This past Wednesday I sauntered on over to St-Urbain street to pick up my POP Montreal press pass. If you’ve never been ‘popping’, I can understand how one might be wary about the expenses surrounding such an endeavor. But I’d encourage anyone in Montreal in September at least to drop by Pop headquarters.
I began my POP 2015 experience by wandering around the free activities HQ has to offer including art shows, panels, and of course, music. As I shoved a hot dog and beer into my face like the classy lady that I am, I was entertained by Montreal Band Nancy Pants. They’re a perfect hybrid of pop and punk sensibilities, or “dirty pop” as my friend Google tells me they like to be called.
Whatever labels they give themselves, the band was giving it their all and clearly very excited to be there. I would recommend giving their single Happy a listen, and I look forward to seeing them again at some point in the future. Sadly that was my extent of music on the first day, because well when you’re in your thirties and have to get up at 5:30 a.m. for work, sleep becomes more appealing than a party.
I continued my Pop adventure on Thursday night by doing one of my favourite activities; seeing a movie. While one wouldn’t naturally associate a music festival with film, Film Pop (movies with a clear musical influence) has been a part of the festival for a long time (since the beginning? Now I’m ashamed at my clear lack of knowledge about Pop history). The film I saw was about this small Montreal band, you may have heard of them – Arcade Fire.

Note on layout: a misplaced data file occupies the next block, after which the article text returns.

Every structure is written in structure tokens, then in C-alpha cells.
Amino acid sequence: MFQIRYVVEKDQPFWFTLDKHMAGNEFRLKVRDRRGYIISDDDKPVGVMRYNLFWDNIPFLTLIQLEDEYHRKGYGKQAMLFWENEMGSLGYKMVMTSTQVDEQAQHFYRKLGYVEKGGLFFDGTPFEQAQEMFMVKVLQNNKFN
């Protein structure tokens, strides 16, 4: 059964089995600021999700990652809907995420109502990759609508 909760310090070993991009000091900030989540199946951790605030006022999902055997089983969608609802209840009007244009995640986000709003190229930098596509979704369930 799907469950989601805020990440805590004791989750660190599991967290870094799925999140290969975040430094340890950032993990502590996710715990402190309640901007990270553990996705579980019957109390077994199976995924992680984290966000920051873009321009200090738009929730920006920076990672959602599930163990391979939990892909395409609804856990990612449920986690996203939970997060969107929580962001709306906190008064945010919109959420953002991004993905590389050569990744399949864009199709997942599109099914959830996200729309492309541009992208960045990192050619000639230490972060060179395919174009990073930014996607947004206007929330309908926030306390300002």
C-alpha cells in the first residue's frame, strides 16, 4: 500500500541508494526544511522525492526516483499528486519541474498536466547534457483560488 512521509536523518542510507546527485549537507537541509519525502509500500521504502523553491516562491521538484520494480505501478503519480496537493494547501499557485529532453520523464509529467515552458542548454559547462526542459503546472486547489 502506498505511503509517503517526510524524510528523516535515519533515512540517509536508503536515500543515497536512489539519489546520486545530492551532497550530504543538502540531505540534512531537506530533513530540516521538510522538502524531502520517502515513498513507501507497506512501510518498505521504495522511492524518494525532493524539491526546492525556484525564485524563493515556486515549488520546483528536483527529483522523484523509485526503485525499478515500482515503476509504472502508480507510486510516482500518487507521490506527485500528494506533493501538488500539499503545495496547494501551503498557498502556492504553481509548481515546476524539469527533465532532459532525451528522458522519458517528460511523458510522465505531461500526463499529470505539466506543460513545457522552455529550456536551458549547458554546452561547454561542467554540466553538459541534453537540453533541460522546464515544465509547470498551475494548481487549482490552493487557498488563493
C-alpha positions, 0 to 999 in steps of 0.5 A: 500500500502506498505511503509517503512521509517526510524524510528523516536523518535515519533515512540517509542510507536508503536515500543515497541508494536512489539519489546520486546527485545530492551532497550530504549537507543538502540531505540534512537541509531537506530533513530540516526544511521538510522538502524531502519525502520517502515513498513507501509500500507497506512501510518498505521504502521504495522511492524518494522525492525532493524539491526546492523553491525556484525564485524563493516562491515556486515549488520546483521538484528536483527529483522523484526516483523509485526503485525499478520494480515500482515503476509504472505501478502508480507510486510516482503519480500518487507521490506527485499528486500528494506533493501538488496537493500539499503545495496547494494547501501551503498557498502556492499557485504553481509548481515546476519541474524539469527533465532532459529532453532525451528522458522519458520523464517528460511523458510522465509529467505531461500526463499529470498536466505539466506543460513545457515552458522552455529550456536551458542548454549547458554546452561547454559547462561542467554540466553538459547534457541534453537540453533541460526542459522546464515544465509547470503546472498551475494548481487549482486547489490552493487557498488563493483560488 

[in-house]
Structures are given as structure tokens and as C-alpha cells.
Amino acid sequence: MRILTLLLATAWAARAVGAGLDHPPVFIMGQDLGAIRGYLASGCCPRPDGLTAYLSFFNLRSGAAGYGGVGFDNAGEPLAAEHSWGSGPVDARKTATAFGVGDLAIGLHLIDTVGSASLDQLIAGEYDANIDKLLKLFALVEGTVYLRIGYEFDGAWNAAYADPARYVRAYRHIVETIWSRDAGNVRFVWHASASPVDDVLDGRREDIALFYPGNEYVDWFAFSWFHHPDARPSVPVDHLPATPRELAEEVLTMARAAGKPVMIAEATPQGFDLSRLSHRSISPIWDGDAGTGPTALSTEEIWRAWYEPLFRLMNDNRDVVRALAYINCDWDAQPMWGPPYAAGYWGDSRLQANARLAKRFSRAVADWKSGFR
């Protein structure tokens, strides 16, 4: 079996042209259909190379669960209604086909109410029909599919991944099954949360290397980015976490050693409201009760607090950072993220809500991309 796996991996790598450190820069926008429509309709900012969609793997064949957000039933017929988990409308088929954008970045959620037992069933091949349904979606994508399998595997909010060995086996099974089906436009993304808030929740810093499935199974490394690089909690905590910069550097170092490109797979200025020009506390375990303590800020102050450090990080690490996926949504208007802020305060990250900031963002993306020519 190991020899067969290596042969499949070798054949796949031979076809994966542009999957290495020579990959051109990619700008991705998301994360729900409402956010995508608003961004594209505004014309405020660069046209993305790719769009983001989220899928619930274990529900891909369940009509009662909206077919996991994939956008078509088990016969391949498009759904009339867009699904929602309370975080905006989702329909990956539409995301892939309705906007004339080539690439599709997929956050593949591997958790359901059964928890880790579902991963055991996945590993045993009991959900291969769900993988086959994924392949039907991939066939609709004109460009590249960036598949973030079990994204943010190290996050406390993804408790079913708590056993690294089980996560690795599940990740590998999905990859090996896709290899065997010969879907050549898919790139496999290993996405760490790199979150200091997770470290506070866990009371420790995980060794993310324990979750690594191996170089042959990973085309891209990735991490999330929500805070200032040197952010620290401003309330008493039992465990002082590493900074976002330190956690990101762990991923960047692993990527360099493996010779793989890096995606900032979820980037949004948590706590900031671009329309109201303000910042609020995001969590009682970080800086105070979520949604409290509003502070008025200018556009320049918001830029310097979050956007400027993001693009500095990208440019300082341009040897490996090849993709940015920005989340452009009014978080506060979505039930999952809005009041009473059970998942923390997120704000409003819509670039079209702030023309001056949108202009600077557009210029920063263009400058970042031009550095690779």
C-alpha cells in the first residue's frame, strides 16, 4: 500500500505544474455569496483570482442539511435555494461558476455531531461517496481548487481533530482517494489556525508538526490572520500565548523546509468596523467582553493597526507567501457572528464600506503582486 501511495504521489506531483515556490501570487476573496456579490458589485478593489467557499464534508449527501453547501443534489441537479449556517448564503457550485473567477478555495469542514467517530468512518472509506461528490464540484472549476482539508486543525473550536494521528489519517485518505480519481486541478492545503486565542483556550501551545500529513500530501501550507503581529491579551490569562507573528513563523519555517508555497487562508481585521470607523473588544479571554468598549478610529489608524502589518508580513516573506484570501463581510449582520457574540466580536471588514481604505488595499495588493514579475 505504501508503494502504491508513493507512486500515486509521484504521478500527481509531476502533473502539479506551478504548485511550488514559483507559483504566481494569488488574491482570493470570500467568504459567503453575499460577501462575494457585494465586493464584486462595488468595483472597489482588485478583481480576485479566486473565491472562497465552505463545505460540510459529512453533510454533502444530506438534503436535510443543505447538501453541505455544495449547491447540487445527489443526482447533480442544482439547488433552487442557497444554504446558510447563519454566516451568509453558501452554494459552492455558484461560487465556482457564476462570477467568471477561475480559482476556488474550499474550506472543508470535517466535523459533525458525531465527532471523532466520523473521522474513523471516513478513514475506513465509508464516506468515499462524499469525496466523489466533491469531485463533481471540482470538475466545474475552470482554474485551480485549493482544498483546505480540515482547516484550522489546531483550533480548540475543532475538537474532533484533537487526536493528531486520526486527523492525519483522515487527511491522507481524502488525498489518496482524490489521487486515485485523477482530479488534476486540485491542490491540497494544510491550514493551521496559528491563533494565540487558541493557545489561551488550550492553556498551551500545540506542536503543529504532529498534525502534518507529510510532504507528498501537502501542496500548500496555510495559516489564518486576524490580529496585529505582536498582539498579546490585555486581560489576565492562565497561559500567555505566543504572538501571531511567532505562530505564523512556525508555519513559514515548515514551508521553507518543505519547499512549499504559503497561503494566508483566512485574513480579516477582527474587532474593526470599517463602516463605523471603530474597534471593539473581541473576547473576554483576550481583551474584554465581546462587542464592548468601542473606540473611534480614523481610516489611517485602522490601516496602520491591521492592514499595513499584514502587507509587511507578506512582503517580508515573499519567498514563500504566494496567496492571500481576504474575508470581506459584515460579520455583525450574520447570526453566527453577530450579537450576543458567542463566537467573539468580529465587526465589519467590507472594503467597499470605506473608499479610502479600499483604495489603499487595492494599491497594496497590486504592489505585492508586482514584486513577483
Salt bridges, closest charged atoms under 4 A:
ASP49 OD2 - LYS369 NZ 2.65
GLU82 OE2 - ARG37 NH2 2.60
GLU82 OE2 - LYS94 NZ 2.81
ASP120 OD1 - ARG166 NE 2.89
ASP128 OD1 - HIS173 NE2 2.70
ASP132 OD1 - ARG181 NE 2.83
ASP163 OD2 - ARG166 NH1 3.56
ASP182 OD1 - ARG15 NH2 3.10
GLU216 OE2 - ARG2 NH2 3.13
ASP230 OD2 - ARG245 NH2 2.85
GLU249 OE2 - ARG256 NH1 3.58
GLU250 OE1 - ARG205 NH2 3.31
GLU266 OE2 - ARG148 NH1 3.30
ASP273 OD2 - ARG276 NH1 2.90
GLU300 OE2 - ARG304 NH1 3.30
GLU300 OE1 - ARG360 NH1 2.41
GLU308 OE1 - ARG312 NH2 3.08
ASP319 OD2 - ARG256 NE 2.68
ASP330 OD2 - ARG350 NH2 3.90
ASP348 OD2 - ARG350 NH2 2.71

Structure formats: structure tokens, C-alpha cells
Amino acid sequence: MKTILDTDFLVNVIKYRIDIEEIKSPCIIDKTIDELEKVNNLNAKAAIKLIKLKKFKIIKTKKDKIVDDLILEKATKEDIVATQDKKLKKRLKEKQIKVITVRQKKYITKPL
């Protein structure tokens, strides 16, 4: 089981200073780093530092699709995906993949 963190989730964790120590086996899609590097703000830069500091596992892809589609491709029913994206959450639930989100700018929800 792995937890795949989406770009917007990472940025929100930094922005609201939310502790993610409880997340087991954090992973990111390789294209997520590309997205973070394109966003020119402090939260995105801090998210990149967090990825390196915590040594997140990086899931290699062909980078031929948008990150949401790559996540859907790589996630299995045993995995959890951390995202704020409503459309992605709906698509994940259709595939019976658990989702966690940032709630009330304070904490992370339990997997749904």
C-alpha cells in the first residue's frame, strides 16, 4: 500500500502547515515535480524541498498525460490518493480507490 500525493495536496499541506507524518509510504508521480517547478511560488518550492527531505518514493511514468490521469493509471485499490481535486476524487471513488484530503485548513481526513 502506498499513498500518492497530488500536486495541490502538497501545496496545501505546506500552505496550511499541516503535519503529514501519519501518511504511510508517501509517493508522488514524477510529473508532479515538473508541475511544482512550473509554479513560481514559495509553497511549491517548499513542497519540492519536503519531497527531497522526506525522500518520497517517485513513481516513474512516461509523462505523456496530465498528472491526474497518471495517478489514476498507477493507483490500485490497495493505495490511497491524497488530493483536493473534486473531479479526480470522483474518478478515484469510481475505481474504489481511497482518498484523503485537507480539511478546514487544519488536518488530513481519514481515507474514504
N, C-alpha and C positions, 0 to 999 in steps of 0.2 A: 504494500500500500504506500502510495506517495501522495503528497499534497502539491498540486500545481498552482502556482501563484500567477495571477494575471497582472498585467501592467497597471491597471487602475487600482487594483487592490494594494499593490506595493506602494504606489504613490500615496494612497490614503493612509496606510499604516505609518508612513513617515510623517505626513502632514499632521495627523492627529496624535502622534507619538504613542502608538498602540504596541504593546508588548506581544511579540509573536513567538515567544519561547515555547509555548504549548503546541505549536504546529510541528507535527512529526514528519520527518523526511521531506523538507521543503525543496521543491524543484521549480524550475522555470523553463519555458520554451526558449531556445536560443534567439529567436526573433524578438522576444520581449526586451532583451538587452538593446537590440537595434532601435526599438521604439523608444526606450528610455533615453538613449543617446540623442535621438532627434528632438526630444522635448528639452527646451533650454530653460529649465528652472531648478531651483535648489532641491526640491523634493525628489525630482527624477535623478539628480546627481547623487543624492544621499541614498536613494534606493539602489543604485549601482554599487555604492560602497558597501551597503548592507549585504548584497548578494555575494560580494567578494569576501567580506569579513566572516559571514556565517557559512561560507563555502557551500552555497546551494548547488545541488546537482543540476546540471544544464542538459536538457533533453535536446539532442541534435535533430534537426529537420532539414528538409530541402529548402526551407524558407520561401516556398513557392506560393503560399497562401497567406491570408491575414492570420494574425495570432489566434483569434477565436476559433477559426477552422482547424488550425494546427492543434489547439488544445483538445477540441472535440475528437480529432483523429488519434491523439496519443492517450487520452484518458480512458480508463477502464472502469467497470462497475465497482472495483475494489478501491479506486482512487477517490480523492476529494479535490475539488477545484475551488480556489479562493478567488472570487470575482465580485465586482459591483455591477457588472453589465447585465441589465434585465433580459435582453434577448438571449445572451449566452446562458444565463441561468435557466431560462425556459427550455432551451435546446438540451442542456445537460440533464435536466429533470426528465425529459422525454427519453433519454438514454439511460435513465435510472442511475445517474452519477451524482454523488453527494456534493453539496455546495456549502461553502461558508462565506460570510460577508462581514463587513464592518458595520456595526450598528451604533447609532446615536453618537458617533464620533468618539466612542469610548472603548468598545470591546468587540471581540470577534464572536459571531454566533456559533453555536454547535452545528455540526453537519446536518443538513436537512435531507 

The Reflektor Tapes is footage that was taken of the band during the course of their latest album, 2013’s Reflector. The film cuts back and forth as the band conceives, records and tours the album. I went into the experience hoping to get some sort of insight into what a monumental task it must be for band with that level of fame to work and tour an album.
If you were hoping for the same, I believe the expression I’m looking for is “you’re shit out of luck.” The Reflektor Tapes is far more an art film then documentary. Not that I didn’t enjoy the screening. The film is beautiful to look at, and its high energy leaves one feeling oddly inspired even though you don’t quite understand what you just watched. It perfectly complimented what followed the screening.
Fueled by the energy of the screening and dance party that followed, I wandered down St-Laurent. After the high-art vibe of Arcade Fire at The Rialto, I was in the mood for something a little trashier, and settled on my favorite hole in the wall, St-Laurent bar Barfly. While I was kind of hoping for some punk band I could mosh along to, instead I was treated to the low-key French folk singer Clemence Freschard.
At first listen her songs are silly and simplistic. Chees and Crackers. Freschard crooned to the shamefully small crowd at Barfly. But then, as the song progressed, you become totally enchanted with her style and she hooks you in. Freschard was in fact a perfect way to close off a night of Pop, and I hummed her addictive choruses all the way home.